adiponectin) are each required for the development of fibrosis (67-70). Finally, removal of excess collagen after cessation of liver injury is regulated by TIMP-1 and TGF-ß1 (71, 72).

Association genetic studies have investigated the role of gene
polymorphisms in the progression of liver fibrosis in patients with
chronic liver diseases (18).
In alcoholic liver disease, candidate genes include genes encoding for
alcohol-metabolizing enzymes and proteins involved in liver toxicity (73).
Polymorphisms in genes encoding alcohol-dehydrogenase,
aldehyde-dehydrogenase, and cytochrome P450 are involved in individual
susceptibility to alcoholism, yet their role in the progression of
liver disease remains controversial. Variations in genes encoding
inflammatory mediators (e.g., TNF-{alpha},
IL-1ß, Il-10, and cytotoxic T lymphocyte antigen–4 [CTLA-4]), the
lipopolysaccharide receptor CD14, and antioxidants (e.g., superoxide
dismutase) may influence the progression of alcohol-induced liver
disease (74, 75). In chronic cholestatic disorders such as PBC, polymorphisms in IL-1ß, IL-1 receptor antagonists, and TNF-{alpha} genes are associated with faster disease progression (76).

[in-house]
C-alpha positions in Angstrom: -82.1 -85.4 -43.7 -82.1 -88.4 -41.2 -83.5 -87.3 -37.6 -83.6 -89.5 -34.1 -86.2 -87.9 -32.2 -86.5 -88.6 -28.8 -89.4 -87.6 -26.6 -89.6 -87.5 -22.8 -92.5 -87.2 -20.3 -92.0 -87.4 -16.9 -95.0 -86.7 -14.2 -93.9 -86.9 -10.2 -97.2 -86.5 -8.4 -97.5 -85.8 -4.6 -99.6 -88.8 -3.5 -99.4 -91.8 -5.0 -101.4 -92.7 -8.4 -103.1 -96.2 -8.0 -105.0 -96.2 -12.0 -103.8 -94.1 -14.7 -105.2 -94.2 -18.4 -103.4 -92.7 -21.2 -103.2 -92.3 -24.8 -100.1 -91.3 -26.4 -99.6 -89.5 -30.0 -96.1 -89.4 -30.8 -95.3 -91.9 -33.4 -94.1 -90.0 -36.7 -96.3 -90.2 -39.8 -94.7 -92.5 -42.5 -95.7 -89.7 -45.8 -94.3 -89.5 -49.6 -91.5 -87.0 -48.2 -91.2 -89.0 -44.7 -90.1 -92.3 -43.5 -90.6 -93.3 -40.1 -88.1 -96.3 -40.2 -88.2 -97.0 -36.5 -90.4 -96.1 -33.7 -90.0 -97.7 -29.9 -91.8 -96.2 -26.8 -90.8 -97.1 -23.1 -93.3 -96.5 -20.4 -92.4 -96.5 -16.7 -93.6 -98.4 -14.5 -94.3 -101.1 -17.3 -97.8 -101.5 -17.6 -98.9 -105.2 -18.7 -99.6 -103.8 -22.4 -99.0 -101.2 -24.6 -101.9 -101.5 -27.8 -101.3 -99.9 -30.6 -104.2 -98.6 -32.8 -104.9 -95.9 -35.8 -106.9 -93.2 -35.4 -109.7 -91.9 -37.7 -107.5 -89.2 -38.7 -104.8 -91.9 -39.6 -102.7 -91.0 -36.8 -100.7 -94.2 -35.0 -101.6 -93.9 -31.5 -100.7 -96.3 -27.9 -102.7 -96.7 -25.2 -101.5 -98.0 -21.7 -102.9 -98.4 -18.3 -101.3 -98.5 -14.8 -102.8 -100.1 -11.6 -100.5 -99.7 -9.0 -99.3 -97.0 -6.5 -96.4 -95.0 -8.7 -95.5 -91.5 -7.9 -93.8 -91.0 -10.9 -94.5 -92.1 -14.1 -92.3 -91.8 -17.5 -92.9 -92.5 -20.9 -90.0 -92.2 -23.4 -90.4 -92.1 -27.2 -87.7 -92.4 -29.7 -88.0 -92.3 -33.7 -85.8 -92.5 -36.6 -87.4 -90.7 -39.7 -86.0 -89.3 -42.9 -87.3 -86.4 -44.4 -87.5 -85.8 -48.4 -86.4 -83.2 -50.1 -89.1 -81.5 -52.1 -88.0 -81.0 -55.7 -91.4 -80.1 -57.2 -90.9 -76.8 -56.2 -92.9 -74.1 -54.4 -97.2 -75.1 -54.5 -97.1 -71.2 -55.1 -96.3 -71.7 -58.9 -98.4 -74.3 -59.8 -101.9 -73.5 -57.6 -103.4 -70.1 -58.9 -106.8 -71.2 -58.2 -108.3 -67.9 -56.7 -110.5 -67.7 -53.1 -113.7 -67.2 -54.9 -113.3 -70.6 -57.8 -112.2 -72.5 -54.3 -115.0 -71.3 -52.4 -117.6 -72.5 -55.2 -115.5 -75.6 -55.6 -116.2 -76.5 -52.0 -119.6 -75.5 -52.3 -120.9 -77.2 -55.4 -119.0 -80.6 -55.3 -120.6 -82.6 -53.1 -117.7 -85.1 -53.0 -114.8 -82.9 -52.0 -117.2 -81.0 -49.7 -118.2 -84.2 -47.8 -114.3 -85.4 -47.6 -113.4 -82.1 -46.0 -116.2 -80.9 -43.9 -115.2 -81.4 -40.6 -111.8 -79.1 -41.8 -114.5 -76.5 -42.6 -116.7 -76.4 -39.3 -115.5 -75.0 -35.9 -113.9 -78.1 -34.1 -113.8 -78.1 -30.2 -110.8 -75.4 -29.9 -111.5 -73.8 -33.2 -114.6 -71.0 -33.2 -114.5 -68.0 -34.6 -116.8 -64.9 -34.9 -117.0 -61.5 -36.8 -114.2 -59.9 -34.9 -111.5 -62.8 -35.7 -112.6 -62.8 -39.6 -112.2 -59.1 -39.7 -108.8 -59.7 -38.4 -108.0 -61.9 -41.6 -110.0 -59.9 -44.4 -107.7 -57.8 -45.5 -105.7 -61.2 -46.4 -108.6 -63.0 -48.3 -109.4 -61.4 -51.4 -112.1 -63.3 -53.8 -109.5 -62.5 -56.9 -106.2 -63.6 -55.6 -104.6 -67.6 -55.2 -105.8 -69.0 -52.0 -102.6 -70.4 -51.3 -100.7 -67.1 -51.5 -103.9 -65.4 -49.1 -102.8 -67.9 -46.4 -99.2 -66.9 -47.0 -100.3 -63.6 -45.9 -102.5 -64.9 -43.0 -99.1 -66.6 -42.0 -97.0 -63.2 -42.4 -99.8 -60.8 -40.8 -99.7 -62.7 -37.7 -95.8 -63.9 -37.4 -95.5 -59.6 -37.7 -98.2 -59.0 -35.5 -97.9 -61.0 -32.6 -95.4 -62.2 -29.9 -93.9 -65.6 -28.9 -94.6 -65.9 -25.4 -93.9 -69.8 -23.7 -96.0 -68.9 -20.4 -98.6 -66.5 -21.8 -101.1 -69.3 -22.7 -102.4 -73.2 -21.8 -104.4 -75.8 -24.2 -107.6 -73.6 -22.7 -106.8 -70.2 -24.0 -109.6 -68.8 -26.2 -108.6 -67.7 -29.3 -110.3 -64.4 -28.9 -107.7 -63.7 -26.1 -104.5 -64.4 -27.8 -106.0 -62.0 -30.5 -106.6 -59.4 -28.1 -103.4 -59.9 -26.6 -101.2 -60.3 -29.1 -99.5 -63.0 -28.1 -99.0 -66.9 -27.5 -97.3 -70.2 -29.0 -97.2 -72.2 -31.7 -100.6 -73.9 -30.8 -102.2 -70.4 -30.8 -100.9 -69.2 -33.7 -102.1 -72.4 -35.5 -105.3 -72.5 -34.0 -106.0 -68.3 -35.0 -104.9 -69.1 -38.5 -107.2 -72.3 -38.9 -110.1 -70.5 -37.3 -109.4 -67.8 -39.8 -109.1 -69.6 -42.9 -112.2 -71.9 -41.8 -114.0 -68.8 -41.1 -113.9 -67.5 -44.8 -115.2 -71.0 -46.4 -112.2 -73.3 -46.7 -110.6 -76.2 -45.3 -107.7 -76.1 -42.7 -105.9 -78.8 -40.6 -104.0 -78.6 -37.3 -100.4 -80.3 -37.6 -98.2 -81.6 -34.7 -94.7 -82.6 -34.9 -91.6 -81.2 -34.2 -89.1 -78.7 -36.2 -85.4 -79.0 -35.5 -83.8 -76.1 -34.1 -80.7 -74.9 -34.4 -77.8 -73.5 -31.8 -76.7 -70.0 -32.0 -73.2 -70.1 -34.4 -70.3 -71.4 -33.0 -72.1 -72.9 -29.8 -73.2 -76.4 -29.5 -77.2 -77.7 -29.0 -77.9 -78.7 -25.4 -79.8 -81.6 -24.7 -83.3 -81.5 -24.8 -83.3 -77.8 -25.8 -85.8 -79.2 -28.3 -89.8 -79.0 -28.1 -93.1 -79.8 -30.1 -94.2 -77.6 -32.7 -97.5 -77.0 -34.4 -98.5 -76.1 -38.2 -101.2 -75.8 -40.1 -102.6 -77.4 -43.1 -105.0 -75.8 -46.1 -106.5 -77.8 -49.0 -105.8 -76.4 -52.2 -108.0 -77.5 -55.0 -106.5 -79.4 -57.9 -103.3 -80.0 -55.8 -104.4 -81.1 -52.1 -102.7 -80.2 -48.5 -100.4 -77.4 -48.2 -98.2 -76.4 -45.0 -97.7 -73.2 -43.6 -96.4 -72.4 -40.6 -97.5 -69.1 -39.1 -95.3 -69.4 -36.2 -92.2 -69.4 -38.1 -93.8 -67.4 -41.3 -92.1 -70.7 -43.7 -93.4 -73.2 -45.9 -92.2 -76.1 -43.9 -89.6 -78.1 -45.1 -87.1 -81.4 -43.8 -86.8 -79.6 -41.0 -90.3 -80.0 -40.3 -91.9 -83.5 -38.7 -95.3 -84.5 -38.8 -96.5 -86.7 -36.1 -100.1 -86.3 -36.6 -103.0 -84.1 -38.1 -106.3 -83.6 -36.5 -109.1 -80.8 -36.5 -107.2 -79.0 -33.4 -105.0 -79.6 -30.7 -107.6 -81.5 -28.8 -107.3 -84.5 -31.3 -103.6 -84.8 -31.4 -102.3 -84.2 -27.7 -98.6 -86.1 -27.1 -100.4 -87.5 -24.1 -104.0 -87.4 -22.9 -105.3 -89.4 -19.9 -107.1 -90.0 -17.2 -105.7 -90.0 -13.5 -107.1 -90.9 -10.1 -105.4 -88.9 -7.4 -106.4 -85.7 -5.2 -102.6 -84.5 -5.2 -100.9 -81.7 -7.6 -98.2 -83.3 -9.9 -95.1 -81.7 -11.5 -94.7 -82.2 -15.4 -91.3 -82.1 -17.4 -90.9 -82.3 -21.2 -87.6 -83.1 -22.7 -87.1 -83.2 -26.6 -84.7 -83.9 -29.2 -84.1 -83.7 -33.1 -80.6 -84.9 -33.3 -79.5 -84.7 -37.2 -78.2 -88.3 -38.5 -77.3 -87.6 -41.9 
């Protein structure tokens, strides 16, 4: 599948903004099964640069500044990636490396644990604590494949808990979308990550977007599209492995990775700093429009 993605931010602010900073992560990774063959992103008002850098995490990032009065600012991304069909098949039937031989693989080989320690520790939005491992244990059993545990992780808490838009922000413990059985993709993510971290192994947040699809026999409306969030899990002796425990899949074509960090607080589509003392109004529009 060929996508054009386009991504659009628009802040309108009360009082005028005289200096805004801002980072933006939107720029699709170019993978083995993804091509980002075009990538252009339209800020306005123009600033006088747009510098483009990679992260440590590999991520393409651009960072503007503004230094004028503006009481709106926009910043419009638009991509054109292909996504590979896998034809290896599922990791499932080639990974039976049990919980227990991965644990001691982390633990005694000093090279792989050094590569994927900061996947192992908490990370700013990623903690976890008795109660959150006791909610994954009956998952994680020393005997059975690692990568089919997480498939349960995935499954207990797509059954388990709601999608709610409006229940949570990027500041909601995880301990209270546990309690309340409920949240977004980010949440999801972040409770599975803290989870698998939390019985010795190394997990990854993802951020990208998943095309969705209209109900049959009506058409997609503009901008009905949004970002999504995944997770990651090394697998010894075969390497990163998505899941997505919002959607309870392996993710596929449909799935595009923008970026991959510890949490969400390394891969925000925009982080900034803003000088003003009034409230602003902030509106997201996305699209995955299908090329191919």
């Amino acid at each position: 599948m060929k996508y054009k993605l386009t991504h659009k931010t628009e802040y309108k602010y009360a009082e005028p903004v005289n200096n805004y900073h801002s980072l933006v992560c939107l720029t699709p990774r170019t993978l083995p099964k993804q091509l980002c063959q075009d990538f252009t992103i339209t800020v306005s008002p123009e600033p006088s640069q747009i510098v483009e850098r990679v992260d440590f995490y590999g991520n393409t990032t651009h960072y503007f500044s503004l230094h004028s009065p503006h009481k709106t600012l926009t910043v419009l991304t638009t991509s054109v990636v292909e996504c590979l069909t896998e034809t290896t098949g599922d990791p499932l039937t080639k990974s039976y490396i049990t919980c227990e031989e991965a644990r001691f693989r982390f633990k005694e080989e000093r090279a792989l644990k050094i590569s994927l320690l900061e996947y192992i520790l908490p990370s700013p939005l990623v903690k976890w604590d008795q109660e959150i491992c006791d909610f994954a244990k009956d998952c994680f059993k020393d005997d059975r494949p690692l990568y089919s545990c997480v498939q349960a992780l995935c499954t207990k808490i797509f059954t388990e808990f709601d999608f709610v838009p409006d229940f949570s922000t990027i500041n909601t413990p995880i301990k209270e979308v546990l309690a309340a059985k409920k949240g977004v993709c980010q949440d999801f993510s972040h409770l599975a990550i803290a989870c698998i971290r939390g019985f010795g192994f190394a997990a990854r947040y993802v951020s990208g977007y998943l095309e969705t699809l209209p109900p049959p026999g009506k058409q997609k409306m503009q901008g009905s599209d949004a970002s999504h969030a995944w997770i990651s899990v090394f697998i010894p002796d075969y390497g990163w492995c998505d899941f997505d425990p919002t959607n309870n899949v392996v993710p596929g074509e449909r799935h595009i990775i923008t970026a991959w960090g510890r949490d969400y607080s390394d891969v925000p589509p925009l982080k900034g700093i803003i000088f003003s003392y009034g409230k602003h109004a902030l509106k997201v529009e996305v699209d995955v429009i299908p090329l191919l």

Some alleles of the apolipoprotein E gene influence the response to
therapy of PBC with ursodeoxycholic acid, which suggests that genetic
polymorphisms may predict therapeutic response (77).
In HCV liver disease, genetic variations are involved in susceptibility
to persistent HCV infection, response to antiviral therapy, and
progression of liver disease (78).
Polymorphisms in genes involved in the immune response to HCV infection
(e.g., transporter associated with antigen processing 2,
mannose-binding lectin, and specific HLA-II alleles) and fibrogenic
agonists (angiotensinogen and TGF-ß1) influence fibrosis progression (79-81).
The fibrogenic effect of heterozygosity in the C282Y mutation of the
hemochromatosis gene in patients with chronic hepatitis C is
controversial (82, 83). Finally, little is known about genetic factors and NASH (84),
and polymorphisms in fibrogenic mediators such as angiotensinogen and
TGF-ß1 may be associated with more severe liver disease.